How many of these sales staff actually know much about beer? Hard to say, but selling is fairly specialised in the 21st century. What isn't specialised is the product itself. Beer, Gin, ukuleles, 6mm steel tubing, the sales techniques are the same. Convince them they need it, and that you have it for them. For a "fair price", of course.  The Salesman doesn't need to like the product. He just has to sell it.  And he will use any means necessary to do so.

This blog post, and especially the comment section details what happens when the hitherto chummy world of Craft Beer collides with the world of modern marketing. And the Crafties are horrified. " Somebody tried to sell me beer and it turned out to be no good!", they cry. Well, yes, how do you think it gets sold? By it's own merits via Twitter?

The lesson to be learned here is : just because someone appears to be interested in you or your beer shop or pub, does not mean they care. They just want to sell their crap to you, and know being nice garners better results than rude pushiness.

People are not nice without a reason, I'm sorry to say.

Friday, 16 October 2015

News in Brief #32

Soon to be consigned to history

Beer Bloggers Proclaim End of Beer Blogging

Thinly-veiled nom-de-plume scribblers and weighty prose Bloggers Bake and Bowley last week announced that beer blogging was at an end.

"Blogs have nothing new to say." intoned Bake  "All they do is retread the same ground about drinking and opinions about breweries. Everyone who was good at it has either finished or turned into a paid journalist and Beer Communicator."

Bowley continued "As for us, we only read and share pieces by professional writers, whom these days are our peers.  What can be more tedious and self-defeating than reading posts written by those doing it for so-called 'fun'."

"Beer blogging has served it's purpose." chanted both Bake and Bowley in unison "That is, to produce Us."

This is the Circle Line, right?

Crafties Travel To Outer London Beer Festival

Hipster types and people who work hard at looking as if they don't care too much Alanis Hash-Tagge and Luke Lumberjack-Shirt last Friday decided to take up their trade invitations to a Local Craft Beer Event.

"We, like, printed out our tickets to this 'IndyMan' thing," burbled Alanis "but we didn't recognise the map or directions. We called a taxi and gave them to the driver. It took 2 hours and £350 to get there. I think it's some kind of record in getting within 5 miles of the M25 from Shoreditch"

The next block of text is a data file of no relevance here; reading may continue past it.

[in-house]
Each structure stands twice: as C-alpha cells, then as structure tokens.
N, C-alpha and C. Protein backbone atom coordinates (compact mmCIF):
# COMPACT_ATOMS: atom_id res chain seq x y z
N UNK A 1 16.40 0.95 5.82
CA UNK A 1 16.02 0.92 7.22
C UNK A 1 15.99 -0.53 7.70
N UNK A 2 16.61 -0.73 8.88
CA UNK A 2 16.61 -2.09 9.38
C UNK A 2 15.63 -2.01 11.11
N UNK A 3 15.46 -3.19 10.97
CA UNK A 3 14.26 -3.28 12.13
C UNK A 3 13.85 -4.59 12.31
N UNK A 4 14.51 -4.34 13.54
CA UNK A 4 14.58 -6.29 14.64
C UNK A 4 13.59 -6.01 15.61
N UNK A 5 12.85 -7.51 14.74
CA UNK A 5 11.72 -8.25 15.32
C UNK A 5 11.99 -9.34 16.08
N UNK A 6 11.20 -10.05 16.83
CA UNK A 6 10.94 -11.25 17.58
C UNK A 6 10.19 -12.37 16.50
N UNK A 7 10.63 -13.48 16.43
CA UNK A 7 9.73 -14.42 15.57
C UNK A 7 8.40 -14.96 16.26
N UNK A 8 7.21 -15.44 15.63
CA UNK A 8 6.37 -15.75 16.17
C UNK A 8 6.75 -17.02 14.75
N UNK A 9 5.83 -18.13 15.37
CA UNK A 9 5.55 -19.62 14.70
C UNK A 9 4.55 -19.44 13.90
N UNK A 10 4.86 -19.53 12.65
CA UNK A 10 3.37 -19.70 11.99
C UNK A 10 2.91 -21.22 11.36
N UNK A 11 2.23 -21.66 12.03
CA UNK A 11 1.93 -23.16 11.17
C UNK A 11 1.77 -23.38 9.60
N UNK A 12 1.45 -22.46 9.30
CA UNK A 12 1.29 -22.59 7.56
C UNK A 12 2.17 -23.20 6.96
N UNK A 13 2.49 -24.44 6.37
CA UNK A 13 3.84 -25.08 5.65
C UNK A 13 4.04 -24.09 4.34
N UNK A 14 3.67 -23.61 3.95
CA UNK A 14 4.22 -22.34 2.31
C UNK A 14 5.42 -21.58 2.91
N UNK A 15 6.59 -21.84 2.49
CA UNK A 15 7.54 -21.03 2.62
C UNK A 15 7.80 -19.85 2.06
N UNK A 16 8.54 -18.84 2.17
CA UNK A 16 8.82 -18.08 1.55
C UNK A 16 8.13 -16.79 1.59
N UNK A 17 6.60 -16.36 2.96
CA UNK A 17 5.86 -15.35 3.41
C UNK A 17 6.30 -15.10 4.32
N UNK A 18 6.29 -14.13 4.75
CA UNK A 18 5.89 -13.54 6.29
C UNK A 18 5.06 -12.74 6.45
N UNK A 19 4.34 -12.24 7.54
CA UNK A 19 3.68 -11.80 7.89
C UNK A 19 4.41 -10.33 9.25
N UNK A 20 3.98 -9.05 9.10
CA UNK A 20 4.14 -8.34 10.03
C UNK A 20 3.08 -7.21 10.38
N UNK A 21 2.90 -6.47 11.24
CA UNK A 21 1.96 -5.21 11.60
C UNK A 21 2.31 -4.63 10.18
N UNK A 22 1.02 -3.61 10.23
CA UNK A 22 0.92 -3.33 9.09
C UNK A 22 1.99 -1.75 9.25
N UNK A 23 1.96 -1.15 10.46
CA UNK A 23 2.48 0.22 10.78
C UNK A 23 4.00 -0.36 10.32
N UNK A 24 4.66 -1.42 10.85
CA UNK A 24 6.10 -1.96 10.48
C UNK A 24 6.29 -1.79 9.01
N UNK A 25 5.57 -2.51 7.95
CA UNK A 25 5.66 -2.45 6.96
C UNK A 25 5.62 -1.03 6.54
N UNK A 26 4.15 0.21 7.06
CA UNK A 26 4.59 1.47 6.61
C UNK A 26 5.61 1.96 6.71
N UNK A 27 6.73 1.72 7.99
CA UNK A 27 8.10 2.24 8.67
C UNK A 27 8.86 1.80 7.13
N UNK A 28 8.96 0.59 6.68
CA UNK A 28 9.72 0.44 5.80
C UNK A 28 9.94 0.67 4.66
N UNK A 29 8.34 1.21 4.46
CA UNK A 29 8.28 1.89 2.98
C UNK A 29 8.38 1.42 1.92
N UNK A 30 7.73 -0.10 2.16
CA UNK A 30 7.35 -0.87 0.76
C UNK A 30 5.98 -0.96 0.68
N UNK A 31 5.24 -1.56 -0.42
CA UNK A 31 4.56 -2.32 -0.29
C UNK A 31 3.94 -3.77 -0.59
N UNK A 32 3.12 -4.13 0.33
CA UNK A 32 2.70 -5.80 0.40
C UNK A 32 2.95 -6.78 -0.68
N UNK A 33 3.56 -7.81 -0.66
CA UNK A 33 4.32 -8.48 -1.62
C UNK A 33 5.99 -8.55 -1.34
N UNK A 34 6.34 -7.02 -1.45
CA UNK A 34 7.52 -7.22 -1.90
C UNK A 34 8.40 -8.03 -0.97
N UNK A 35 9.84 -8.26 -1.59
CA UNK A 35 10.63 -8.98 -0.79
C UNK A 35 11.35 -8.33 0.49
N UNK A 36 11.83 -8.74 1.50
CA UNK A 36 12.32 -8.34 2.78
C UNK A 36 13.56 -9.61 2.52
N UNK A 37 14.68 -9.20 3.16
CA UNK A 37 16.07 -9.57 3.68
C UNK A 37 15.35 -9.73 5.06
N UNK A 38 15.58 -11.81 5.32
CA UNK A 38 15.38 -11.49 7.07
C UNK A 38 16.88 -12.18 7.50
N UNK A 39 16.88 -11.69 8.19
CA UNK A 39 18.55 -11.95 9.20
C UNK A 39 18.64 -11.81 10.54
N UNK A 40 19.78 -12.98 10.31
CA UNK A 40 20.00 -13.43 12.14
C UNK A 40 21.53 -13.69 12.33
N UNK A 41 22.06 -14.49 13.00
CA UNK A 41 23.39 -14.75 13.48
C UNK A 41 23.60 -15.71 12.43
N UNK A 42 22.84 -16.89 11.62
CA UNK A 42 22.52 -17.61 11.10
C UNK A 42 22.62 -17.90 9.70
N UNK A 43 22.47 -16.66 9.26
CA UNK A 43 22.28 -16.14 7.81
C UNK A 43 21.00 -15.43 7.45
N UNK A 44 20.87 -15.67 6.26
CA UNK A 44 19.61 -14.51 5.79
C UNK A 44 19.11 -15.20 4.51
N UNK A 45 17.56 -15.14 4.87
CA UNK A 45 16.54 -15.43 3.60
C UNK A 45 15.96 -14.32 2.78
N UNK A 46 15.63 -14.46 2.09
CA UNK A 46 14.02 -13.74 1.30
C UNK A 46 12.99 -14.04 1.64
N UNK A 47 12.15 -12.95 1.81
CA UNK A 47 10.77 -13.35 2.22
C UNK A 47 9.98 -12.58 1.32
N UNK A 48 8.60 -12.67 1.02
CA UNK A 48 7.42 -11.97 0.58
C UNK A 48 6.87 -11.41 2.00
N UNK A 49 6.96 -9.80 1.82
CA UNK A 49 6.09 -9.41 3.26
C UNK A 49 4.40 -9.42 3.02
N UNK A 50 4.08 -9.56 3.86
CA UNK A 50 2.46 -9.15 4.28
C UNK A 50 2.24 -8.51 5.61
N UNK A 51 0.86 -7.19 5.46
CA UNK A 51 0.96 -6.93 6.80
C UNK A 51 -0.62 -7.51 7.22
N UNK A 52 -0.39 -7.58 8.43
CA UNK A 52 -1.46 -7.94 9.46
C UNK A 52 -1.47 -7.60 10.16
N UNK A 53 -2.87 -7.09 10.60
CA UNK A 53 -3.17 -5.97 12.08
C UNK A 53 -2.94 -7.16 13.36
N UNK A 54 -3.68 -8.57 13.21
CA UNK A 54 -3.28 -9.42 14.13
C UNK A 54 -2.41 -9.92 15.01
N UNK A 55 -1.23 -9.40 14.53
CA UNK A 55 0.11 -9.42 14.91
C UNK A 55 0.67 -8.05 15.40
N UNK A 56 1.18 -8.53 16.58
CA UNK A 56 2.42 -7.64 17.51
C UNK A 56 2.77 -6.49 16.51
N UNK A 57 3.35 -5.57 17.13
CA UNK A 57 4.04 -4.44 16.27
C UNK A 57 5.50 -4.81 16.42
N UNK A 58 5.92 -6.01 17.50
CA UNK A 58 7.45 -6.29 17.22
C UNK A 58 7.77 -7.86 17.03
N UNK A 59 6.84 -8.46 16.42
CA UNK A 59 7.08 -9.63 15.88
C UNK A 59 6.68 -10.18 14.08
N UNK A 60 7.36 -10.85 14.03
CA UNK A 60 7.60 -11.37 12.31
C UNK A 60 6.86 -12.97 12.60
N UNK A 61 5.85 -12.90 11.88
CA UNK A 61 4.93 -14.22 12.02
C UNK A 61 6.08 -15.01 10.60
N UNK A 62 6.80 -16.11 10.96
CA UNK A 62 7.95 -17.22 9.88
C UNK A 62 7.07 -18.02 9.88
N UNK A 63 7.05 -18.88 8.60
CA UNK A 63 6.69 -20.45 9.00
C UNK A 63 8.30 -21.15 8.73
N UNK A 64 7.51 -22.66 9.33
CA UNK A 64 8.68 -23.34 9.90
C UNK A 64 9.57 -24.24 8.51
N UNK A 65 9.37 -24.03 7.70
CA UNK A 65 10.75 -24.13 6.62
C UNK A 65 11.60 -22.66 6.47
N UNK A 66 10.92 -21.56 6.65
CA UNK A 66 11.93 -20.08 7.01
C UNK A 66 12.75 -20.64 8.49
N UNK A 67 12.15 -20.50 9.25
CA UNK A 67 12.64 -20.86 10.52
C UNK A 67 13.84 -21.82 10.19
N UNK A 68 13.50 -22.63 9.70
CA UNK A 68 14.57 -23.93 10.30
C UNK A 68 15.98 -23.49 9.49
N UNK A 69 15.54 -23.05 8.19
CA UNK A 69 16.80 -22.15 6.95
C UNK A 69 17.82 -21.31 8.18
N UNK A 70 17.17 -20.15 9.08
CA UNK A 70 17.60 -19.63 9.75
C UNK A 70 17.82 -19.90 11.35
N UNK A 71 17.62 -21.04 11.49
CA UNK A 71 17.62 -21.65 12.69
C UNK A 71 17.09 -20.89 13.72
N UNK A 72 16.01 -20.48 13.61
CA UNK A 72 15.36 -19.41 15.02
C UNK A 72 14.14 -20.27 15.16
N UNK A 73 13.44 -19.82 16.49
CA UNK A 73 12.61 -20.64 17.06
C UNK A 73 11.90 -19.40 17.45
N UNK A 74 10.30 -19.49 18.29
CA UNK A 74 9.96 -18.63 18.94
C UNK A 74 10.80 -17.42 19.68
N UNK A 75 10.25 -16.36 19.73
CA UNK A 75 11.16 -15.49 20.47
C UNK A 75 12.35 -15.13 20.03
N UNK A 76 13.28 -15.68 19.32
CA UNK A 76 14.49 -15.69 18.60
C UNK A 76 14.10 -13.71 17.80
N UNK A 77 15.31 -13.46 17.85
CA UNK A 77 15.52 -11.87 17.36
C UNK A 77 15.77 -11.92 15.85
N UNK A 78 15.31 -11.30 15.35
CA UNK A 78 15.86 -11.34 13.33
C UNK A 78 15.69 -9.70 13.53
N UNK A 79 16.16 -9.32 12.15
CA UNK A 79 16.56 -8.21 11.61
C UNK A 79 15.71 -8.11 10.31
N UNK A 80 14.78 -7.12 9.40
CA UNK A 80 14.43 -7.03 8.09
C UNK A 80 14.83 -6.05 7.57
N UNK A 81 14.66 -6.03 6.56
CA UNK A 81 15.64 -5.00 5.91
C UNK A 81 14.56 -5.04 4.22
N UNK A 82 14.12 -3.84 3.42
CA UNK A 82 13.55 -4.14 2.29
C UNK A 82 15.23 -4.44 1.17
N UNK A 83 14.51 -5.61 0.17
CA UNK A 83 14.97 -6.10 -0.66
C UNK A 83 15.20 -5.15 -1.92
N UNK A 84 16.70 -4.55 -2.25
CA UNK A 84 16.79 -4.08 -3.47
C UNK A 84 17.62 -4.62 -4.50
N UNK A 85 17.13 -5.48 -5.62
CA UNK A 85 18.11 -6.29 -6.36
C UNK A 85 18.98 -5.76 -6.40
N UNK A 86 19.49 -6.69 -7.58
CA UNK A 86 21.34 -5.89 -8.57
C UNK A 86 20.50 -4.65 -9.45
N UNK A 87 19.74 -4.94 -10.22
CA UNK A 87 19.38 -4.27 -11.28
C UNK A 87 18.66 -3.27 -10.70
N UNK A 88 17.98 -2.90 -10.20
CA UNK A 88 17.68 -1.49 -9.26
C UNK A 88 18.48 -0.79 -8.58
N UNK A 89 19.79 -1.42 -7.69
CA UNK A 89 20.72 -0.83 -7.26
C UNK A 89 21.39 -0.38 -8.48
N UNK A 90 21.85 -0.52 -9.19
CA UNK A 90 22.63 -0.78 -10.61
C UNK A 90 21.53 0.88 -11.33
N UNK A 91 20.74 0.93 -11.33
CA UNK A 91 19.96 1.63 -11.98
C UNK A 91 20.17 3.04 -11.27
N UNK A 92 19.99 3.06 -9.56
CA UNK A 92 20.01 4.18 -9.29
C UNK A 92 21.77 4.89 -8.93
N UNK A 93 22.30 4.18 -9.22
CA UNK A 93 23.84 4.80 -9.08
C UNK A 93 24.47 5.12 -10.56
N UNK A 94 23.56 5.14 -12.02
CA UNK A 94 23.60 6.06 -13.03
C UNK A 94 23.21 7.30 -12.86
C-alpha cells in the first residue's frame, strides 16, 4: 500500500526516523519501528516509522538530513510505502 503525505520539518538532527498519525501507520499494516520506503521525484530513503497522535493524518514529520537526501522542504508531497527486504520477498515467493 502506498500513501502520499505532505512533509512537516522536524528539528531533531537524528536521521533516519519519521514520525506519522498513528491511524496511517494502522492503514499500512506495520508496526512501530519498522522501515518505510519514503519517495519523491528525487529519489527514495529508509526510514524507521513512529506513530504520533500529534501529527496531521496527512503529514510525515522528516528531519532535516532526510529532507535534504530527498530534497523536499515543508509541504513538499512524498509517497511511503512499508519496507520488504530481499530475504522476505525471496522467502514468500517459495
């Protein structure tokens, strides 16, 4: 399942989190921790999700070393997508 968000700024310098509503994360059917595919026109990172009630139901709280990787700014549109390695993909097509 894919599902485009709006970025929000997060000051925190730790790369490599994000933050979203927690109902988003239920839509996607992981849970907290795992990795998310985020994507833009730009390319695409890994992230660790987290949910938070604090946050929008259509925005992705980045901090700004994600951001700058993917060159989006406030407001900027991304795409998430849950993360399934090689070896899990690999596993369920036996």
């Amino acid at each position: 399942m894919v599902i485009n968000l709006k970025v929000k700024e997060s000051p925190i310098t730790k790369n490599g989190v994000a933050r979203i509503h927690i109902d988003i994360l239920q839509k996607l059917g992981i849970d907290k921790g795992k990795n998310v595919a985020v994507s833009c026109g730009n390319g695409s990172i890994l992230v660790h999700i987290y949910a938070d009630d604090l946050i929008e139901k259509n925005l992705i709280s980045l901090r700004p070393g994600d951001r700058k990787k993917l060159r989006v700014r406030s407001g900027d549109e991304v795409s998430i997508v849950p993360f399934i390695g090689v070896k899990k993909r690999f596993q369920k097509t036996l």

"We arrived at this cool old swimming pool." enthused Luke "Must have been, like, in Borehamwood or Rickmansworth or something.  Anyway, there was plenty of Camden Hells and we had a few thirds of that."

"After the tasting session finished, we asked our Uber driver to take us to the nearest tube stop. He looked, like, all confused for a bit, but he took us there."

"We were shocked to see it painted an unrecognisable yellow, though" perturbed Luke "And they'd redesigned the Underground Map and renamed the network 'Metro'. We put it down to that 10% New Zealand beer we had."

"We're still there, actually." confided Alanis "Where is Eccles anyway? I think it's a new station on the Hainault loop."

Dreadful people with poor social skills, yesterday

Inactive Member Fails to Meet Fellow CAMRA Types

Veteran Campaign for Real Ale member Dustin Loft this week realised he had never done anything with his membership but get 10p off his weekly 3 pints of Fuller's London Pride. "So," he announced grandly to nobody in particular "I decided to attend the local Branch Meeting at the Hard Peg in Harold Wood."

"I'd heard awful things about them, but decided to go along without any preconceived notions" he convincingly argued.

"When I arrived I saw them at a large table in the corner. A group of middle aged men deep in conversation and laughing intermittently.  I waited at the bar to be summoned"